The cold metal shopping cart shone silently in our waiting headlights. It sat next to the other abandoned shopping carts like a makeshift wall preventing me from pulling forward out of my parking space. We were at Walmart. The parking lot was littered with abandoned shopping carts. Millions of slowly drifting metal cages on wheels. This one stared back at me with a mocking metal toothed grin while I waited for Clara to buckle herself into the backseat.
“Look, Clara. Someone didn’t take their cart back inside.” I pointed. “If they had taken their cart in someone else could have parked there, or we could have pulled out that way instead of having to back up.”
She made a frustrated noise. “That’s not very nice. They shouldn’t have been so selfish and should have thought about someone else, like us.”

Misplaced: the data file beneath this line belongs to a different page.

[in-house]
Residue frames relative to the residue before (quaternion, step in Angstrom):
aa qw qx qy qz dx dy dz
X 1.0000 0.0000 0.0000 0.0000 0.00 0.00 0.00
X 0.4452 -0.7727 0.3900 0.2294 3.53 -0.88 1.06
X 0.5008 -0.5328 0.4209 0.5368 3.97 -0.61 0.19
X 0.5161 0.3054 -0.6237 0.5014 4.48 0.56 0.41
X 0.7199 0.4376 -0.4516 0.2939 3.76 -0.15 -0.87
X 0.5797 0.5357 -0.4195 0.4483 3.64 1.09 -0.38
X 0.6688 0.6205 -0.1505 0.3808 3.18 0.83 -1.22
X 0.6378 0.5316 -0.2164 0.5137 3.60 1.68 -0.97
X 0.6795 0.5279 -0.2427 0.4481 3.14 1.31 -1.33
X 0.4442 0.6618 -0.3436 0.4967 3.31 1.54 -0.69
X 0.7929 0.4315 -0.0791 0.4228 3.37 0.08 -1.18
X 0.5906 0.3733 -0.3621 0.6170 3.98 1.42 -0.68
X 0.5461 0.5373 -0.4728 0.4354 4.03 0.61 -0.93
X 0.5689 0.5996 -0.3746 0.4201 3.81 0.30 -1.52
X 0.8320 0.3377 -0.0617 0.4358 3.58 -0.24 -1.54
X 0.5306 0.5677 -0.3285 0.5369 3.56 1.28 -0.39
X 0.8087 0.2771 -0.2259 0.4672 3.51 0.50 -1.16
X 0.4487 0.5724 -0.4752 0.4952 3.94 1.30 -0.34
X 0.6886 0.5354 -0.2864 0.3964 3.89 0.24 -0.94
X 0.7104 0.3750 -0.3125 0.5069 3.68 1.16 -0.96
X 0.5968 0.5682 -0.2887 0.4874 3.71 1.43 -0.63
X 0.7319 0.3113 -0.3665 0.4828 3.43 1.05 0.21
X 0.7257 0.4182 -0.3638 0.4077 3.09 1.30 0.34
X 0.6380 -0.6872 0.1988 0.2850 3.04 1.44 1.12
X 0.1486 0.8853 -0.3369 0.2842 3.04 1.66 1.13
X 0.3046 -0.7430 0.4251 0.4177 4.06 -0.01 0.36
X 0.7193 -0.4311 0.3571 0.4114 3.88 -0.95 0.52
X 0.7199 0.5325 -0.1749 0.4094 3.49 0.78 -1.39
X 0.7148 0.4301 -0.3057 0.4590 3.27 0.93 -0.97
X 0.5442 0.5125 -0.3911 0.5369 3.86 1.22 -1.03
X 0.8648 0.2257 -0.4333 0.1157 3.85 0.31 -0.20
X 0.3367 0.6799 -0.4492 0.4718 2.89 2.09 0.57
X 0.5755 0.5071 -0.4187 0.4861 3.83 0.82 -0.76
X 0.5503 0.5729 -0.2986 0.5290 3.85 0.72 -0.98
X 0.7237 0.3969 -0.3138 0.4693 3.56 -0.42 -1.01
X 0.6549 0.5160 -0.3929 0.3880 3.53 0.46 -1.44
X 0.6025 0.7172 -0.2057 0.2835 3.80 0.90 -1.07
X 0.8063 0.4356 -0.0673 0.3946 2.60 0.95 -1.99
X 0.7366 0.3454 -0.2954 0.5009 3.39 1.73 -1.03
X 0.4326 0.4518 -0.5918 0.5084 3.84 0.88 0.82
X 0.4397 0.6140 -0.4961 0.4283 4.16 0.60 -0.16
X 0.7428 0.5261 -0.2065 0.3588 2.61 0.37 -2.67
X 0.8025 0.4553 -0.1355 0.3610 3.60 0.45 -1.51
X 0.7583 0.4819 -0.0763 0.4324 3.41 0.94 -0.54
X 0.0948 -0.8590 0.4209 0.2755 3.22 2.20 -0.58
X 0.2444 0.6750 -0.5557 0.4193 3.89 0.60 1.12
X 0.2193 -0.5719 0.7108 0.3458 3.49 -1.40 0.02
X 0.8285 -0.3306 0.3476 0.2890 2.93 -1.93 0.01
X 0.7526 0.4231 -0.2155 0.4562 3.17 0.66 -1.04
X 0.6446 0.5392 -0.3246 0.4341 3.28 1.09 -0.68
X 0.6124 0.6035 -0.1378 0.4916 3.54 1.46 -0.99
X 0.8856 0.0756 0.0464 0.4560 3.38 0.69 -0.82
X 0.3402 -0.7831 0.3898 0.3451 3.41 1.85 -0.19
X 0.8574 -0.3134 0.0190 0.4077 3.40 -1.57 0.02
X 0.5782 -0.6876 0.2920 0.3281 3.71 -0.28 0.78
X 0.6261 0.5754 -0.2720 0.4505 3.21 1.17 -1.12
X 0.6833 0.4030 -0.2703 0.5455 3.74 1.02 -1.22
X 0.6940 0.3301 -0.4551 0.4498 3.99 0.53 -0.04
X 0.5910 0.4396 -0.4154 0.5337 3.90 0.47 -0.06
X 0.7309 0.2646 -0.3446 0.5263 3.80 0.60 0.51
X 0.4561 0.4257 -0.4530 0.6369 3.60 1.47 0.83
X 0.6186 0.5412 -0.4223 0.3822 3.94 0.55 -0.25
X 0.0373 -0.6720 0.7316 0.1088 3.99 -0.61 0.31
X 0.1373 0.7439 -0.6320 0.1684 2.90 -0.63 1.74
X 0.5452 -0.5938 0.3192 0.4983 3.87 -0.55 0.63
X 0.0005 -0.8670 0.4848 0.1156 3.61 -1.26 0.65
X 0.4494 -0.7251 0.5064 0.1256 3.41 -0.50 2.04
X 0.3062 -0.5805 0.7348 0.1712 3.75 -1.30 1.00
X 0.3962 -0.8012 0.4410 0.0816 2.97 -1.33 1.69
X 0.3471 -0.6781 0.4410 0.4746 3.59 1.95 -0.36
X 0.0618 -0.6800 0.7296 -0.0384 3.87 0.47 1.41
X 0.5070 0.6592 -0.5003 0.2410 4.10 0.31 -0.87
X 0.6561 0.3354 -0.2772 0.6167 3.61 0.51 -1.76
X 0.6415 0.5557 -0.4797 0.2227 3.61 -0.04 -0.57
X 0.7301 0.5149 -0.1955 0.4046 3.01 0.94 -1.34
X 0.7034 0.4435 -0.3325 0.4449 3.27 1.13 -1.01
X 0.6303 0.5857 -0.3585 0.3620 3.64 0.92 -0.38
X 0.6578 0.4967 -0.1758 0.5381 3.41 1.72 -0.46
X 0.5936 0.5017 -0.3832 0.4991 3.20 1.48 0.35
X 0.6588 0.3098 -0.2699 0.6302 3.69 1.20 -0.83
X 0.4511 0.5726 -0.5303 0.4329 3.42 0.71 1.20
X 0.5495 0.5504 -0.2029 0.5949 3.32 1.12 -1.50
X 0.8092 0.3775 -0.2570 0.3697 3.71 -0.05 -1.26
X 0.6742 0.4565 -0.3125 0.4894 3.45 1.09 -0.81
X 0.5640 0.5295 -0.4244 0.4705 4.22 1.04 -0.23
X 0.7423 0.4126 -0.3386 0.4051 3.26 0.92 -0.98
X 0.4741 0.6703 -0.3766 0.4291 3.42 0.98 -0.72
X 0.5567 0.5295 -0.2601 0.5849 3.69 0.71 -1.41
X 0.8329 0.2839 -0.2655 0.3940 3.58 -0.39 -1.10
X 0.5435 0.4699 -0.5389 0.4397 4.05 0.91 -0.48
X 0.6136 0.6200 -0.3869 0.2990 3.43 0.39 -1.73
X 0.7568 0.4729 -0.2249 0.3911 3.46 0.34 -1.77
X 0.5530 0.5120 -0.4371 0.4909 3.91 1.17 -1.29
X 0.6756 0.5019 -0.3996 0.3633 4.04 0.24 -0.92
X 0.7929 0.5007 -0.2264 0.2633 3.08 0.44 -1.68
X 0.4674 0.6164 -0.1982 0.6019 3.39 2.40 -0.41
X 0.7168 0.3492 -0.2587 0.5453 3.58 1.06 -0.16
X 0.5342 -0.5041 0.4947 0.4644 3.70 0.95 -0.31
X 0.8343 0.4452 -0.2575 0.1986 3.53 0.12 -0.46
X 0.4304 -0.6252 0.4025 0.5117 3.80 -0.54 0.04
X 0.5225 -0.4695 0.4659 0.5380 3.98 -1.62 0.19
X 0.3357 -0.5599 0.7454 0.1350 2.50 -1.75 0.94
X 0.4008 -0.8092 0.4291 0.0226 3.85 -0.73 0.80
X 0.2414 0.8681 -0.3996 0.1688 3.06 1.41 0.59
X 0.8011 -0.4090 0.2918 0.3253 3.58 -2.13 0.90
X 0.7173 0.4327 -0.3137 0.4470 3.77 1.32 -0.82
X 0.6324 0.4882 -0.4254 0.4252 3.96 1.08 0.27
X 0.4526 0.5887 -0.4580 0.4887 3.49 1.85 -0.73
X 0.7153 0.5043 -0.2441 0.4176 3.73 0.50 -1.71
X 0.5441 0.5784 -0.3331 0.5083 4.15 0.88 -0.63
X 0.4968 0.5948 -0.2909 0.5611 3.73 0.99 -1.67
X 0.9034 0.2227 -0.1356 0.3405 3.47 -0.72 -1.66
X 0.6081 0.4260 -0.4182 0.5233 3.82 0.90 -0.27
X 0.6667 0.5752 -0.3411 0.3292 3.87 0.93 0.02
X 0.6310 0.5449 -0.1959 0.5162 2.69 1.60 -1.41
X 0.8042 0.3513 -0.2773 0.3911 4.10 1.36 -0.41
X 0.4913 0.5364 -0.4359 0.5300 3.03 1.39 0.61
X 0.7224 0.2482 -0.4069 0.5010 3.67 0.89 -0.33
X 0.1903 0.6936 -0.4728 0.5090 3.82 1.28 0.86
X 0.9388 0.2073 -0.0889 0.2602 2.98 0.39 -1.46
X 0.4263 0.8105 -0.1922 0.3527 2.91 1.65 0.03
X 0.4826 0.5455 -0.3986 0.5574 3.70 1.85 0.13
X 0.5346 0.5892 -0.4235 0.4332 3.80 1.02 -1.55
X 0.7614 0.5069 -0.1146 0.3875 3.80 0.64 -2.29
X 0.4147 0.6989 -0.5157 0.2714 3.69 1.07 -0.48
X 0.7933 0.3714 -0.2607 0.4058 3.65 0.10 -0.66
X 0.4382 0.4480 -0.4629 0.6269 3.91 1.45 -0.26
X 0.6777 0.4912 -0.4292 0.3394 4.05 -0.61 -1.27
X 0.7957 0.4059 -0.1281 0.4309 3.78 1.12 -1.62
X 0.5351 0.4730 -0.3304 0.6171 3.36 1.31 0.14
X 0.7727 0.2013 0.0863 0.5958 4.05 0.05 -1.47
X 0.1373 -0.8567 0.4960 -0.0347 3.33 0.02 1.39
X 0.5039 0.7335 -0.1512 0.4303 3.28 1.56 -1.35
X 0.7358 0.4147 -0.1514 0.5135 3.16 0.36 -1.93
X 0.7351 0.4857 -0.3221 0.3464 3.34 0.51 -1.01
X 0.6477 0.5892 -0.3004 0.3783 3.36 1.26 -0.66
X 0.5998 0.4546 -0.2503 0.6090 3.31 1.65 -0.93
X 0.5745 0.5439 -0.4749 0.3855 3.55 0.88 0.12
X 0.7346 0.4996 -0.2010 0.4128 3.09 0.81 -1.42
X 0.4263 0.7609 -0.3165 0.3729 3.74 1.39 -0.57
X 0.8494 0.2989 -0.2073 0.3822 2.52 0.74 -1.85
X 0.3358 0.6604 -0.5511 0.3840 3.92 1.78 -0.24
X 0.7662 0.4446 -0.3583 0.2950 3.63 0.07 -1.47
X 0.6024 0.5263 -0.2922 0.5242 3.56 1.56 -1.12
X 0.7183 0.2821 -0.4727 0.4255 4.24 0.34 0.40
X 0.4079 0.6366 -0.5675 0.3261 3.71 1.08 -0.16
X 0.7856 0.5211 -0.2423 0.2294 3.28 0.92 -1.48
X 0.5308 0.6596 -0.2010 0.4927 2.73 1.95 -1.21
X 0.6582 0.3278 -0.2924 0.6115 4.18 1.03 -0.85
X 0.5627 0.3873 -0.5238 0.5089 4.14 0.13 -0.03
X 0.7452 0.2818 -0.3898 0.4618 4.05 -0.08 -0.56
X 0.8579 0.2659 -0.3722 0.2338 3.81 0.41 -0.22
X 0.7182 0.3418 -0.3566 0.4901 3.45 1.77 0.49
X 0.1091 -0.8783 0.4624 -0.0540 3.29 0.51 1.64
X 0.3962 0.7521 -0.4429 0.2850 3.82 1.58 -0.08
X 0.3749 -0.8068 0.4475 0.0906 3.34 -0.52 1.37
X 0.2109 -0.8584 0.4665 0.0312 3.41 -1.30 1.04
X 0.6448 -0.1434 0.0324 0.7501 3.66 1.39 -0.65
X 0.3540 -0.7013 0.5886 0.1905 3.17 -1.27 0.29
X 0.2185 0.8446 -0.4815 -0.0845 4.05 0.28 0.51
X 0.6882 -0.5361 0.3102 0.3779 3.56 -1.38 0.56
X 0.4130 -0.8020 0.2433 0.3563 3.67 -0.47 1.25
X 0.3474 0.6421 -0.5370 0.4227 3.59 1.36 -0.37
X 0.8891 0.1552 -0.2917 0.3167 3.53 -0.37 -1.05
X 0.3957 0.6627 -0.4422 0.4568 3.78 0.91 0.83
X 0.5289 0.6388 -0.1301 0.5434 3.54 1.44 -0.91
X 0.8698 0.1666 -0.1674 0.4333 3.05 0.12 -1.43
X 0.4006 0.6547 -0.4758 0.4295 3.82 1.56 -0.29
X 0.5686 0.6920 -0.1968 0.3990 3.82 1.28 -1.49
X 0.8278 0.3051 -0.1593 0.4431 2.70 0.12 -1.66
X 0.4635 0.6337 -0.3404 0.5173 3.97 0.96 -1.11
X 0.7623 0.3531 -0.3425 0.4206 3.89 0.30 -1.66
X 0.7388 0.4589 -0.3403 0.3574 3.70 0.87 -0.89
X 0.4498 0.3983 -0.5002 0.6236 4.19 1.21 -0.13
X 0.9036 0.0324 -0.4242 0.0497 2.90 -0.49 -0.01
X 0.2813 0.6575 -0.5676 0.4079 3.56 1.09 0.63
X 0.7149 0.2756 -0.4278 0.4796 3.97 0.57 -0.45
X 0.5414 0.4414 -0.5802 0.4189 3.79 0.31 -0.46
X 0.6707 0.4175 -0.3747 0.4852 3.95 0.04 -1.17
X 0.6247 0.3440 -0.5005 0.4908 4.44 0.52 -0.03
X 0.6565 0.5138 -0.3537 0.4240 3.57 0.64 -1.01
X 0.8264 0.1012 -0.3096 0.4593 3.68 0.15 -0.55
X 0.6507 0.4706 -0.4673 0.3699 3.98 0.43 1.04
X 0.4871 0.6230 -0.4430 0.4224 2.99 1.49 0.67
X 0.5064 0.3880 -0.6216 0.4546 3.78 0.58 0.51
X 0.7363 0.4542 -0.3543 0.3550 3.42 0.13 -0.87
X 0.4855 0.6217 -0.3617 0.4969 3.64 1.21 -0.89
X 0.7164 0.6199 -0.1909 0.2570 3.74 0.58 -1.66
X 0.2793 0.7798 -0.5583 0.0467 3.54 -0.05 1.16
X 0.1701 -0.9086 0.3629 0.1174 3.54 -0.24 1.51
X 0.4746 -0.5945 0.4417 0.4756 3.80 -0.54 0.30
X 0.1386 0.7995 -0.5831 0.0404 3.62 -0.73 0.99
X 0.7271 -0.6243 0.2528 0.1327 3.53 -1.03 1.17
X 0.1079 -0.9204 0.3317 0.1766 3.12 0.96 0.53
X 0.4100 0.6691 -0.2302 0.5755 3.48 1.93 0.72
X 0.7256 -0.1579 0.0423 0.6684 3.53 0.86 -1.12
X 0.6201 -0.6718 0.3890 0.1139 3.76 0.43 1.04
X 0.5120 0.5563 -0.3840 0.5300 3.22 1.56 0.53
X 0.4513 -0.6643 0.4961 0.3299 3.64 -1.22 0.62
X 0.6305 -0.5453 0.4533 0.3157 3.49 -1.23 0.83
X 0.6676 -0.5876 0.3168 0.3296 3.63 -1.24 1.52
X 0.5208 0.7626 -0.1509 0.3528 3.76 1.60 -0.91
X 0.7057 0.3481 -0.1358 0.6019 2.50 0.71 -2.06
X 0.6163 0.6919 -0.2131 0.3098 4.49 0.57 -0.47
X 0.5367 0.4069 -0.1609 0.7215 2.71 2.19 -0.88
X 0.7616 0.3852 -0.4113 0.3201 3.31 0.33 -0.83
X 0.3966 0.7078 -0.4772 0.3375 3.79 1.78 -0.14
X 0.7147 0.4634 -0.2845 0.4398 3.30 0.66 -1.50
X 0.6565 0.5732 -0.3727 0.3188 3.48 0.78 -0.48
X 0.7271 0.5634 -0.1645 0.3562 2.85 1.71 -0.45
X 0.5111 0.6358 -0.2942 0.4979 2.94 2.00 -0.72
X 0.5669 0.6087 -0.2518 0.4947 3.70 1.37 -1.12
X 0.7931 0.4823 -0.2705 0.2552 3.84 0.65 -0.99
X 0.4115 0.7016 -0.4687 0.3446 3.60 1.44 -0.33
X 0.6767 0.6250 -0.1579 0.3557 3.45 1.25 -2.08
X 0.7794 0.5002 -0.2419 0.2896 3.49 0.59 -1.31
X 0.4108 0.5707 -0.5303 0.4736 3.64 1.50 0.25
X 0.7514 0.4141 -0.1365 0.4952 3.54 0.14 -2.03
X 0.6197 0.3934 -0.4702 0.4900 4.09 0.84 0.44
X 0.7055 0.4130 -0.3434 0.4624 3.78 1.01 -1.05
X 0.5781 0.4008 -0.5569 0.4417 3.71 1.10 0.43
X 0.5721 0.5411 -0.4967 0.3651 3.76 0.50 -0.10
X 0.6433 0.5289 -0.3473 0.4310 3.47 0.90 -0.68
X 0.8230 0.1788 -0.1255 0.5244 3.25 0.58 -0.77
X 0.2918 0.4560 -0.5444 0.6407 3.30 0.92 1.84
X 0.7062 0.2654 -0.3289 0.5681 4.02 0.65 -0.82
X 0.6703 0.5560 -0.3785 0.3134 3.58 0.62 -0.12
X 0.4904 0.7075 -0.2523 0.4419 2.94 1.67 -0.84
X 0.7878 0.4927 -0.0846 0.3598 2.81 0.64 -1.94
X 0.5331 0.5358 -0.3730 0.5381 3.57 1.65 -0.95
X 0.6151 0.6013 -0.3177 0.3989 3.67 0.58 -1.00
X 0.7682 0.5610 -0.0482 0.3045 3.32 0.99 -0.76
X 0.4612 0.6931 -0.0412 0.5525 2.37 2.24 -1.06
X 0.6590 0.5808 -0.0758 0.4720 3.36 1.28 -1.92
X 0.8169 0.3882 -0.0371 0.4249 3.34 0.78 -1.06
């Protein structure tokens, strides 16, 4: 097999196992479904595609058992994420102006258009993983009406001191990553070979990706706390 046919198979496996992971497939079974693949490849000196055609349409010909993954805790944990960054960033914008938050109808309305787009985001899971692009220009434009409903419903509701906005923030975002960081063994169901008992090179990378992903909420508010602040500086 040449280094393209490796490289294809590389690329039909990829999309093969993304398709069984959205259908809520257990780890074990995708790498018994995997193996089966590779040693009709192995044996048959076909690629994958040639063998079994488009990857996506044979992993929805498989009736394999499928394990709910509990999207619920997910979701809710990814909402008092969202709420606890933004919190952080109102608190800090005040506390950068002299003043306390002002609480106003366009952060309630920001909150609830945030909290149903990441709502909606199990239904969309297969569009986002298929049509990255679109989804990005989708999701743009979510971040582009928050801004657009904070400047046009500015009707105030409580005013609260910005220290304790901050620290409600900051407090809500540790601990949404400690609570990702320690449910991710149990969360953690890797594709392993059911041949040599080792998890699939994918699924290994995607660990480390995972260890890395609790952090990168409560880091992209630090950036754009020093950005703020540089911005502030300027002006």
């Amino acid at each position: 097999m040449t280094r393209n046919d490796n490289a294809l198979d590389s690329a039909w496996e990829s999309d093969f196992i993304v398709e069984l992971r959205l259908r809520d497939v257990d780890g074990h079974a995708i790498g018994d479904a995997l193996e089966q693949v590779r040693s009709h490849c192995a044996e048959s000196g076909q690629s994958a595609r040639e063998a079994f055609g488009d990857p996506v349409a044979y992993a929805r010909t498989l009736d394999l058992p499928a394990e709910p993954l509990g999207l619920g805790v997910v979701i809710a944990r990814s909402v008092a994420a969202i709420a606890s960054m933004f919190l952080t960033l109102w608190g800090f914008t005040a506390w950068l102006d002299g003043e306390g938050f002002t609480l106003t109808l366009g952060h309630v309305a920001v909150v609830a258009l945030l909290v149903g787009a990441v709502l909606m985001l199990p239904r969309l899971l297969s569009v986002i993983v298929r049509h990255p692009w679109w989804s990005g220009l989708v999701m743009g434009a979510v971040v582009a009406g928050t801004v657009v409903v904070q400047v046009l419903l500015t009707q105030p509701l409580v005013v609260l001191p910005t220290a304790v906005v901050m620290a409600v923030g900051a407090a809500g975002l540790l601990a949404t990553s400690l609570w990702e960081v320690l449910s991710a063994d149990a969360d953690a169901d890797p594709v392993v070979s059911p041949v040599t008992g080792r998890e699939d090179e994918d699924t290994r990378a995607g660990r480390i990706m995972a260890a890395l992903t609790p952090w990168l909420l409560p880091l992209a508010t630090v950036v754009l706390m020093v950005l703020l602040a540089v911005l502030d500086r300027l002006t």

I nodded and turned in my seat to face her, “Ah. Yes. But maybe we shouldn’t be so quick to be selfish either, and think about them instead. Can you think of any reason why someone wouldn’t have been able to easily take the cart back?”
She was quiet for a few seconds and squinted thoughtfully at the frosted shopping cart. Finally she responded, “Okay. I can think of a pretty good reason. Maybe it was a mother with something, like, 45 kids. And she got to the car and unloaded their things, but her kids were all crying and she was really tired, so she couldn’t take the cart back.”
I smiled. “Yes. Exactly. And aren’t we happy to back out of our parking space so that she didn’t have to leave her 45 children crying in the car.” I looked at the other carts. “How about these other carts? Why do you think people didn’t take them back?”
She thought again for a moment, “Probably they were just lazy and didn’t care.”
“Yeah, I bet you’re right.” I popped the car in reverse and started towards home.
So, there you go. Unless you have something like 45 screaming children you have no excuse for not walking your cart back to the store.